In addition to musculoskeletal issues, you should always pay attention to "warning signs of heart distress, such as shortness of breath, chest pain, heart palpitations, extreme fatigue, nausea, dizziness or feeling lightheaded," says Boni.

And remember that no matter how healthy you are, a fall could befall us all. "Especially during thaw-freeze cycles, sloped areas can be very icy, and a light dusting of snow can cover these," warns Dr. Rindlisbacher. "Hip or wrist fractures can cause major problems, especially for the elderly. Falls with head trauma can actually be deadly at any age."

Working it out

OK, so you're all geared up and you've been perfecting your shovelling form. You want to take shovelling from a chore to serious exercise, but can the snow really replace your squat rack?

"There's no doubt shoveling is a workout,"says Dr. Rindlisbacher, "so feel free to substitute one of your general body workouts for an hour or so in the driveway." If you want a challenge, Dr. Koehle suggests switching the sides of your body you shovel on.

Bishop suggests shovelling in intervals. "Shovelling for 10 to 15 snow-filled shovels then breaking for some light stretching can be a fun way to ramp up the intensity, improve endurance and cardiovascular benefit, while ensuring you prevent your muscles from over tightening during activity."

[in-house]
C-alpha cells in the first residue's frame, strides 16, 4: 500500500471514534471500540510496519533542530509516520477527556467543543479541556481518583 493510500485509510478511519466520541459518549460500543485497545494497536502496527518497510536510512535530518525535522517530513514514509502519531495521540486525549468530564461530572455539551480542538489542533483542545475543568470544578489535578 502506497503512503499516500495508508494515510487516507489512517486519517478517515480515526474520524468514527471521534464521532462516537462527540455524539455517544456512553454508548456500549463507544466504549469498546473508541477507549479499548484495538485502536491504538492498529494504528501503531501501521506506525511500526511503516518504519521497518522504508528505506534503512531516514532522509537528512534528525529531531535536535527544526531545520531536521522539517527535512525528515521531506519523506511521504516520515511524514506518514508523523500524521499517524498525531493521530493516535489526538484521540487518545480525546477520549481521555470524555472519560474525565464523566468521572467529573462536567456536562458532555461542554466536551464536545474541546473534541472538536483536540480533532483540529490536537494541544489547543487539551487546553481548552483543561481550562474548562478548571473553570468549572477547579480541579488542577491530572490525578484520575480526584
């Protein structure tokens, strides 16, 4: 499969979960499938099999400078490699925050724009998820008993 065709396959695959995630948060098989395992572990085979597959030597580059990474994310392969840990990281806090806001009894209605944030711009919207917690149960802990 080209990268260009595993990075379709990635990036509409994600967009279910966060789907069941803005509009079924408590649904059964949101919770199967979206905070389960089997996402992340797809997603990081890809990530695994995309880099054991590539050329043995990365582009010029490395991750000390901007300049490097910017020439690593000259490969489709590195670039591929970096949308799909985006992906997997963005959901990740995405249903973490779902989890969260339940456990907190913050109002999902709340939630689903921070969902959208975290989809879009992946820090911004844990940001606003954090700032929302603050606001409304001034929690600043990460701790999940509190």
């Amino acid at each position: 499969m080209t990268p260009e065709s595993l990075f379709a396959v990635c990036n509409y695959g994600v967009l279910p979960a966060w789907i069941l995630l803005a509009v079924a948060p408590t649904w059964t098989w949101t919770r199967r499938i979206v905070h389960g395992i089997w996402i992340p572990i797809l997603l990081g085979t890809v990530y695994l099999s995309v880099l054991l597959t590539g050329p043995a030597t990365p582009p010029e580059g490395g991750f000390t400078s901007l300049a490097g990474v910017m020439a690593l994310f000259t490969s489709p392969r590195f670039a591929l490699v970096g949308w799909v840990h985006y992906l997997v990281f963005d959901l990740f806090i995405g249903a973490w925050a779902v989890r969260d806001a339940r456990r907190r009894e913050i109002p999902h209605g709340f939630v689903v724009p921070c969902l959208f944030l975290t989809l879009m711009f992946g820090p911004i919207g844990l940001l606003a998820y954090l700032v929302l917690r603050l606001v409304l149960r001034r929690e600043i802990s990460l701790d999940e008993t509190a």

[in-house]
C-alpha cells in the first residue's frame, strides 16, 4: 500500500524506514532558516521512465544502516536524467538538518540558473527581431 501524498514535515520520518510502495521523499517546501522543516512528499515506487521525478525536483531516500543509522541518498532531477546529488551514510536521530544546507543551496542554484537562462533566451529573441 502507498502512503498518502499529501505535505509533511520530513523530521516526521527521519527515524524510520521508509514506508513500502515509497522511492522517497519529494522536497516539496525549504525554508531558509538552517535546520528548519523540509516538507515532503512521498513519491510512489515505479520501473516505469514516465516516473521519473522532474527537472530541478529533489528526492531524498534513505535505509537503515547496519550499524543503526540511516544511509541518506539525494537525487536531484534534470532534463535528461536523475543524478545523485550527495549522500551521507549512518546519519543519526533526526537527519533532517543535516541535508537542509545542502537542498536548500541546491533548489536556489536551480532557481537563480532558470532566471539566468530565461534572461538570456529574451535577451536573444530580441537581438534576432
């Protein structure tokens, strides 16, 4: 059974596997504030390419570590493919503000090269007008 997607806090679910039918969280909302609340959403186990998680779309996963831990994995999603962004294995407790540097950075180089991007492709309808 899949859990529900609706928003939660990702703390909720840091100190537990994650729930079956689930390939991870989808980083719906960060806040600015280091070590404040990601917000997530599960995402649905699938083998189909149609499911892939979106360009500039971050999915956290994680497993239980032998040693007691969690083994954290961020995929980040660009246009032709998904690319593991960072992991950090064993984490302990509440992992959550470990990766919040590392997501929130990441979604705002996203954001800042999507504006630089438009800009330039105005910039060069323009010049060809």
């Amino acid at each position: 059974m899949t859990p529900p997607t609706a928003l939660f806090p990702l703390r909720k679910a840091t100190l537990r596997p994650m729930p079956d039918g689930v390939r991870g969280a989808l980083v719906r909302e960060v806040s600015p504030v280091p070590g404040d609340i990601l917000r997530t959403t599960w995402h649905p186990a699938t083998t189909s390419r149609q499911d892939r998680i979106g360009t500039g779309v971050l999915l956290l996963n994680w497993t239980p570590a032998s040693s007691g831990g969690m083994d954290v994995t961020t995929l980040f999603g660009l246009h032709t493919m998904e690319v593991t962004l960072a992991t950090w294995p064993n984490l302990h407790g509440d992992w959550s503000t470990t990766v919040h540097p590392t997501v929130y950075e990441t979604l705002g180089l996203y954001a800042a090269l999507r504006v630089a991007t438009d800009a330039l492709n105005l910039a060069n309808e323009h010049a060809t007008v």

You could also shovel in timed intervals, such as one minute of shovelling followed by one minute of rest, expanding the shovelling time and reducing the rest time as you grow more comfortable.

For those who really want to up their game, Bishop suggests setting a goal time in which to shovel half of your driveway (10 minutes, for example). Take a break, then try to complete the other half in less time.

You can also record your times and try to beat them the next time you have to shovel. Not only will this exercise and condition your body, but it's a smart way to break up the monotony and dread we've all felt when we see our driveways covered in white.